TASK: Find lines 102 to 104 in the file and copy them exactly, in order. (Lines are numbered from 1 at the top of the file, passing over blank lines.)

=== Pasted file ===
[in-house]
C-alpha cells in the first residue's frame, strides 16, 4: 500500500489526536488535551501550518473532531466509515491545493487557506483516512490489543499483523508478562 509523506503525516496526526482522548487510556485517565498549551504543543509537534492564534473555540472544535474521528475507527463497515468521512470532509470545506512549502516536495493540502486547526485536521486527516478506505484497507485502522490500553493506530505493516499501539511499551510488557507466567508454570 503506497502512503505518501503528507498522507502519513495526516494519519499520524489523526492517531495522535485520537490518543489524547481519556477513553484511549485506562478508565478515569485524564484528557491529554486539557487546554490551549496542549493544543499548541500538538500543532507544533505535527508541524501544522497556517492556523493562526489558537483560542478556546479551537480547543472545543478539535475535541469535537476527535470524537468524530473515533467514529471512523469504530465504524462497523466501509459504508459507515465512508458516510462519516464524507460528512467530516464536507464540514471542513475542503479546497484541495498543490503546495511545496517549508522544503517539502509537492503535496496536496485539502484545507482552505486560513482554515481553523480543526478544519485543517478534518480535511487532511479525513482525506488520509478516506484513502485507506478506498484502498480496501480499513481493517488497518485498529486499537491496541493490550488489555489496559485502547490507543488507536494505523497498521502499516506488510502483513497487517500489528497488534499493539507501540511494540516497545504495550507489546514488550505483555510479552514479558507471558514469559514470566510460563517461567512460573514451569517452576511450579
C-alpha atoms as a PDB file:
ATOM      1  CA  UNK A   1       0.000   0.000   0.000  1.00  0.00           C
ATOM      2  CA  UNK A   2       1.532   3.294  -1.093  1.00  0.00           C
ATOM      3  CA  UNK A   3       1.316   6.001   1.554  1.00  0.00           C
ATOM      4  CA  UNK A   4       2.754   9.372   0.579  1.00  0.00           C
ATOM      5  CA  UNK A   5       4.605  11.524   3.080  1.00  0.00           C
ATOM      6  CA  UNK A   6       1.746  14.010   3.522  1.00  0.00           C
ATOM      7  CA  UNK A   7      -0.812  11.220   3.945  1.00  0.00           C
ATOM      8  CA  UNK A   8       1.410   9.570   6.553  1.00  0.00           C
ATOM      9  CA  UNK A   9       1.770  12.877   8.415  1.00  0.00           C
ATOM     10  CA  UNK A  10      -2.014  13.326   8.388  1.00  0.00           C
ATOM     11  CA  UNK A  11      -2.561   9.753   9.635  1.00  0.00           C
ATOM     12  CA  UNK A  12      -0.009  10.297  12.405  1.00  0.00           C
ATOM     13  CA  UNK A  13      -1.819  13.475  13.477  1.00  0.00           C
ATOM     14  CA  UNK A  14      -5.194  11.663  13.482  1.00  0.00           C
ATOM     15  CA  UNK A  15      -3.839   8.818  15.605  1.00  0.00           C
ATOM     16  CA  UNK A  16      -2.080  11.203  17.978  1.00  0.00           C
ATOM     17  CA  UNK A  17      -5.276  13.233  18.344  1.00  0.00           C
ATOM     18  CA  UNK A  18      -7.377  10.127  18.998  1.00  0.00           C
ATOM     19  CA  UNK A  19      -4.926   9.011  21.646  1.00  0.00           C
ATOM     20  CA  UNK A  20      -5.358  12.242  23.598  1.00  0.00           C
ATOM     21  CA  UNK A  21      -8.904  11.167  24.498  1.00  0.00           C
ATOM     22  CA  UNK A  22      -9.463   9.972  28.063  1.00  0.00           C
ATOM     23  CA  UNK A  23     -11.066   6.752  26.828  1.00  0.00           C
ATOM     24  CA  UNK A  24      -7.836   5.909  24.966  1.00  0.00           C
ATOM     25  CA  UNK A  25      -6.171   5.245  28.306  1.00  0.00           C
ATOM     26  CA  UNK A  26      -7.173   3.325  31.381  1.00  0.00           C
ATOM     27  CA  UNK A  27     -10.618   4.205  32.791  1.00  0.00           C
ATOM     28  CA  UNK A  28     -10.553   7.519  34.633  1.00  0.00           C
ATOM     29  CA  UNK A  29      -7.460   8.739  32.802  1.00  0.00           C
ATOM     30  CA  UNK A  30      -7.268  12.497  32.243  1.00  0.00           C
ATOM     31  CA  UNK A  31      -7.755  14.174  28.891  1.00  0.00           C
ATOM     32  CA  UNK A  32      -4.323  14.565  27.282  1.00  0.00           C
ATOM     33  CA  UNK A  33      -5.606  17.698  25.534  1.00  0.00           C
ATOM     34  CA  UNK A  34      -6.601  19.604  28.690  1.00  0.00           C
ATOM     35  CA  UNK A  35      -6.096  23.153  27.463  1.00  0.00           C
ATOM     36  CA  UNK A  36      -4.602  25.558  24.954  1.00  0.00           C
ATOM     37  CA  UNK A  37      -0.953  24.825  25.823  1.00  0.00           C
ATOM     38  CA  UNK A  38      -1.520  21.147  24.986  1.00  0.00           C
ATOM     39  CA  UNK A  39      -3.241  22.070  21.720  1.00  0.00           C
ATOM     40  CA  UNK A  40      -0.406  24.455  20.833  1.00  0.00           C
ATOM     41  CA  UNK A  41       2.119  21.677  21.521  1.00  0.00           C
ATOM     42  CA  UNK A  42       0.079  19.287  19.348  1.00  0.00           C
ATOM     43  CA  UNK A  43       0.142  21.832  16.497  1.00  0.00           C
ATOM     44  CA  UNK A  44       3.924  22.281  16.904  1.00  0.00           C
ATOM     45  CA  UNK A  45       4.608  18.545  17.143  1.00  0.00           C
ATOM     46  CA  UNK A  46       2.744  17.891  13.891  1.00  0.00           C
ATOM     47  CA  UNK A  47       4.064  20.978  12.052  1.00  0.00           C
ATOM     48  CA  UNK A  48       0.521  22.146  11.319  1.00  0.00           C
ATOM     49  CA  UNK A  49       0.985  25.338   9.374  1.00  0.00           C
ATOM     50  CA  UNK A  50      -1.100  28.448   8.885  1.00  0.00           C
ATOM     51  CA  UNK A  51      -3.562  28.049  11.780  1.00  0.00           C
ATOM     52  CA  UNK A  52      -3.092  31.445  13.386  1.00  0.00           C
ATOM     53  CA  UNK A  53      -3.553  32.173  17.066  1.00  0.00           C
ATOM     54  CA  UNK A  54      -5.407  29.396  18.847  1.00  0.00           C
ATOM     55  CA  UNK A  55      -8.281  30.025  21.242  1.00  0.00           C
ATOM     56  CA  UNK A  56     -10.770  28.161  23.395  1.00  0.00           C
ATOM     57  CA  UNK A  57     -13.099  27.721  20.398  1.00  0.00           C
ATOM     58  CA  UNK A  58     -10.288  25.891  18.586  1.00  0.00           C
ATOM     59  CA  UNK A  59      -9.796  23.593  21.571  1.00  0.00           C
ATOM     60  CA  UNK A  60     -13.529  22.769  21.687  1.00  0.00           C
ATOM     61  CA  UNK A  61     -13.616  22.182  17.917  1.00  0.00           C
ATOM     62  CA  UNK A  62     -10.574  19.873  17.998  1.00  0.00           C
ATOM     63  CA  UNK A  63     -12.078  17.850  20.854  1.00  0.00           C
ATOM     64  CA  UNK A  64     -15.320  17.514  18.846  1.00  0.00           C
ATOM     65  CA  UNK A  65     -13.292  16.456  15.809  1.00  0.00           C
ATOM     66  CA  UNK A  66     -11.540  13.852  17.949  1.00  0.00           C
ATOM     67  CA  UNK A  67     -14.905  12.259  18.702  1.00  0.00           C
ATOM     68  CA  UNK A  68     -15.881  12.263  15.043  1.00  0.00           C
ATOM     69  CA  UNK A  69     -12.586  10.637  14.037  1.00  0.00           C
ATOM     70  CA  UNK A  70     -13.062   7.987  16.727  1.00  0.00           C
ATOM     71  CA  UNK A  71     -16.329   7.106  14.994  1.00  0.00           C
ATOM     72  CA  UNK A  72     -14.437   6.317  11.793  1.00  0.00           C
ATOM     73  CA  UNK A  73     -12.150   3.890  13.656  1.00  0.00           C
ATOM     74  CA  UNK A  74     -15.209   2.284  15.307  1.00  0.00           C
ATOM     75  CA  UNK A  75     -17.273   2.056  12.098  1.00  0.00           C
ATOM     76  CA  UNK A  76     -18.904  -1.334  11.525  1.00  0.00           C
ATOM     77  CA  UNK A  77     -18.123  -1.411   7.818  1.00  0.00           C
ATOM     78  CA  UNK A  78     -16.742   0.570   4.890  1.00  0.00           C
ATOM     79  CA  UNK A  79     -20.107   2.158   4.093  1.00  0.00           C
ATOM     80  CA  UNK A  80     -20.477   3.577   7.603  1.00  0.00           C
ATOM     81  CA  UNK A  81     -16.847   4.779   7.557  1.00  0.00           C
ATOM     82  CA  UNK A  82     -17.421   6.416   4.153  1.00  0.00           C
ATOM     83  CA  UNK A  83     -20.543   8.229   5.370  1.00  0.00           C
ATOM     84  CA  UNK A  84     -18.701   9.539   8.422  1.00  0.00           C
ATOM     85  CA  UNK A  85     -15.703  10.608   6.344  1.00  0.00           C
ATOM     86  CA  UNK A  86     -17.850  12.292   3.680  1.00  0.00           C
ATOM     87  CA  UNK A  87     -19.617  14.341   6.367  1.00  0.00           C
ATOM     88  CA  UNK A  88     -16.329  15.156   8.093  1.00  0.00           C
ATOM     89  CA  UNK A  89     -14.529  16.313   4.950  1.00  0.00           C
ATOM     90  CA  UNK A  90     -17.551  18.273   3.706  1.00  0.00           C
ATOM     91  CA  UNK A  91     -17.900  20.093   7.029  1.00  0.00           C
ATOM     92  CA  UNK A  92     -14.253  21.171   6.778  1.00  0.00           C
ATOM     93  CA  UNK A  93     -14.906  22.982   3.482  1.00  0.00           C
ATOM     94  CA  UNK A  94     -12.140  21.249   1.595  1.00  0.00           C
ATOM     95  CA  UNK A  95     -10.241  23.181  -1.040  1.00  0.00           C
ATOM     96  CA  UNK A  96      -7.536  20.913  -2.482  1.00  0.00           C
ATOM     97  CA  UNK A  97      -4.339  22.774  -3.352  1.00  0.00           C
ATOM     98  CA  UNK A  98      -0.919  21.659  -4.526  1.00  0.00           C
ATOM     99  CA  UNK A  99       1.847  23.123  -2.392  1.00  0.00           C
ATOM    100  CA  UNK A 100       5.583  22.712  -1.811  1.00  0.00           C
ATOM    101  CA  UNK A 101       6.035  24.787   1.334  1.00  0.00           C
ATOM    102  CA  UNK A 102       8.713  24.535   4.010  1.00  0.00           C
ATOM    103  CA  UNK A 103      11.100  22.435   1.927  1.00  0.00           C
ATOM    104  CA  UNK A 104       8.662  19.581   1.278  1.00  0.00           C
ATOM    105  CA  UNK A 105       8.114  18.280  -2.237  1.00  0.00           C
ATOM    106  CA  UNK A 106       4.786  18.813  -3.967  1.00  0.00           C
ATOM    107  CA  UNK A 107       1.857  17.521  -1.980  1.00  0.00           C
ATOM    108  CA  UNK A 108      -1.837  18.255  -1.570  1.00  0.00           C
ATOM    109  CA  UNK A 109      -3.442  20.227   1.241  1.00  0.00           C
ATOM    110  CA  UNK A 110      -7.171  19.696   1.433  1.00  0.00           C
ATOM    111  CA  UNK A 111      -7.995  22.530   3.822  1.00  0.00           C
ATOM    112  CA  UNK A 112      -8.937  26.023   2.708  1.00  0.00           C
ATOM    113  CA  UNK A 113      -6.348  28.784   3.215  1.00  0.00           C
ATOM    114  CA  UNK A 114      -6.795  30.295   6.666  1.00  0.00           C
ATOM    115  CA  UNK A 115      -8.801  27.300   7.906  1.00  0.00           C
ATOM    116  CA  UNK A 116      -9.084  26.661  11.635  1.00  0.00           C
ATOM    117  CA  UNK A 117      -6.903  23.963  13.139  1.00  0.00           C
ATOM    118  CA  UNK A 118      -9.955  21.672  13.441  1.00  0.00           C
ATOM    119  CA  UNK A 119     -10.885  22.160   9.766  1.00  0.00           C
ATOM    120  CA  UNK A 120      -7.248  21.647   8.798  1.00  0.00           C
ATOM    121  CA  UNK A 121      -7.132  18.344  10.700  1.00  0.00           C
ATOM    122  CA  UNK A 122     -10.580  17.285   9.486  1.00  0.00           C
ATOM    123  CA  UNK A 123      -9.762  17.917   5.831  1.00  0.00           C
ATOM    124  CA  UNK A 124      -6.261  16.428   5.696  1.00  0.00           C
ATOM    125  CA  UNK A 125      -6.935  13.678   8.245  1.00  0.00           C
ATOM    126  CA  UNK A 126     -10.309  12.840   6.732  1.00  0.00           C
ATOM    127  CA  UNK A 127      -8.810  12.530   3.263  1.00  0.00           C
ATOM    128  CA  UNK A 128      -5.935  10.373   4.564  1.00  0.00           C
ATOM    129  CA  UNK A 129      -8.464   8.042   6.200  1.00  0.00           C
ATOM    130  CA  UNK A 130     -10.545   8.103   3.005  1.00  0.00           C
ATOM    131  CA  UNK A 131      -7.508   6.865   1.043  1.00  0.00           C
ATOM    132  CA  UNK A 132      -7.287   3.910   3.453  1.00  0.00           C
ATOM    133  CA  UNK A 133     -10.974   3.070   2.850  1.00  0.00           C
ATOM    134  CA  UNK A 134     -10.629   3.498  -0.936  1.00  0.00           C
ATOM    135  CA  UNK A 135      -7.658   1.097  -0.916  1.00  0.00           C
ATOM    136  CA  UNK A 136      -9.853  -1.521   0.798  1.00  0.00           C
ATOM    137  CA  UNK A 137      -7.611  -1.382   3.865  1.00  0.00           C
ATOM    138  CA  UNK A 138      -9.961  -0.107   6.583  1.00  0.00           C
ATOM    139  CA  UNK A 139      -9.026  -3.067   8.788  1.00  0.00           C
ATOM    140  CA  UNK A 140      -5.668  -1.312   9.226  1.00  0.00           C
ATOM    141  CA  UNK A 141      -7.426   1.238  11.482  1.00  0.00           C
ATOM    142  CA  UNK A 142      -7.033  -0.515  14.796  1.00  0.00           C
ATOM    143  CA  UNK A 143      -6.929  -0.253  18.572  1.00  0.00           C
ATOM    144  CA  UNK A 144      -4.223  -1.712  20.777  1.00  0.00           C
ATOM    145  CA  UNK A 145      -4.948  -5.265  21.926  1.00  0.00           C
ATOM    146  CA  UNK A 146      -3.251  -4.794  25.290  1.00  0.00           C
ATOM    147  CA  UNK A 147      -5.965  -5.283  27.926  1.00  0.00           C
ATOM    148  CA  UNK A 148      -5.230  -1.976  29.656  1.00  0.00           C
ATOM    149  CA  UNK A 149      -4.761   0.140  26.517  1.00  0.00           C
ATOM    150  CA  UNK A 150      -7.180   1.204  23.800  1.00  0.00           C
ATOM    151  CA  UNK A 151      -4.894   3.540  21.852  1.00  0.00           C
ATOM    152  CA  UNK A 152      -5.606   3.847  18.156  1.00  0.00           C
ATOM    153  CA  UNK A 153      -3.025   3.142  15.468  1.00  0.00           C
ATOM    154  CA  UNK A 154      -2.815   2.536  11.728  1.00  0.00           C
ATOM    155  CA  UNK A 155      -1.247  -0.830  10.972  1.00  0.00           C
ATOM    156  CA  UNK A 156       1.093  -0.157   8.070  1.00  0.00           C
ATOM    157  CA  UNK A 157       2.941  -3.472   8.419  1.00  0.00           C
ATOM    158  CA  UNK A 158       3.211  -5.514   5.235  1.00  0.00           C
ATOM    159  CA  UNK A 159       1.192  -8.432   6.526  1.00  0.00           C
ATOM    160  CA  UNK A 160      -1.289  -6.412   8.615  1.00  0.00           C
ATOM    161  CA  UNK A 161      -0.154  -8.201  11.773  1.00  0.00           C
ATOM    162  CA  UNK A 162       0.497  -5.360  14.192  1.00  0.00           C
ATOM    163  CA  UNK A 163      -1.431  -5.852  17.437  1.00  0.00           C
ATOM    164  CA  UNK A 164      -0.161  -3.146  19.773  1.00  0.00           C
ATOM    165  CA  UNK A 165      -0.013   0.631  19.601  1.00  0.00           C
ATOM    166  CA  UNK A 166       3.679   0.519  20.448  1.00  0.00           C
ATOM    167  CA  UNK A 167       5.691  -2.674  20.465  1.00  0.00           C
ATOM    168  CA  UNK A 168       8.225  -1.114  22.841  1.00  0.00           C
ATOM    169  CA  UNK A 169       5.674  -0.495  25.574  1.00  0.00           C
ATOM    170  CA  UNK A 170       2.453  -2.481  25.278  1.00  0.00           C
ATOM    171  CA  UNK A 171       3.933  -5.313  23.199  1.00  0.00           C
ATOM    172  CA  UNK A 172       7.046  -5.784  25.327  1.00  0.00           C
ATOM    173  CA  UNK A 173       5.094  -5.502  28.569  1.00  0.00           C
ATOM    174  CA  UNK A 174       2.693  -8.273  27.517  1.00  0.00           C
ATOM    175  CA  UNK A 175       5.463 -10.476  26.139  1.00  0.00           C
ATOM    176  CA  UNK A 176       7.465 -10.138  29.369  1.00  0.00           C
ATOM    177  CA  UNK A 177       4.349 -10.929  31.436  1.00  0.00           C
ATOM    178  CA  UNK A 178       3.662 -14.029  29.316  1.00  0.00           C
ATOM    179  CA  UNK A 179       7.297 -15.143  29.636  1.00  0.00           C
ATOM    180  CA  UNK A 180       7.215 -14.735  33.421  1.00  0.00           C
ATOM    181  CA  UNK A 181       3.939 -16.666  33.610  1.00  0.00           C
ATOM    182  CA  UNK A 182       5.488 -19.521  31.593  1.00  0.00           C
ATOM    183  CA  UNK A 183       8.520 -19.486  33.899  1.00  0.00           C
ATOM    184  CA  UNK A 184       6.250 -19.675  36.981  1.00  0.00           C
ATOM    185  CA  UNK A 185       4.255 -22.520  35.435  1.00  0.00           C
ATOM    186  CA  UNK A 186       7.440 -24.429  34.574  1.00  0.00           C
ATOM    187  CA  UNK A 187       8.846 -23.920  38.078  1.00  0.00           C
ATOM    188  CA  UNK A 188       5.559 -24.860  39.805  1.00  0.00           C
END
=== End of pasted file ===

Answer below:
ATOM     99  CA  UNK A  99       1.847  23.123  -2.392  1.00  0.00           C
ATOM    100  CA  UNK A 100       5.583  22.712  -1.811  1.00  0.00           C
ATOM    101  CA  UNK A 101       6.035  24.787   1.334  1.00  0.00           C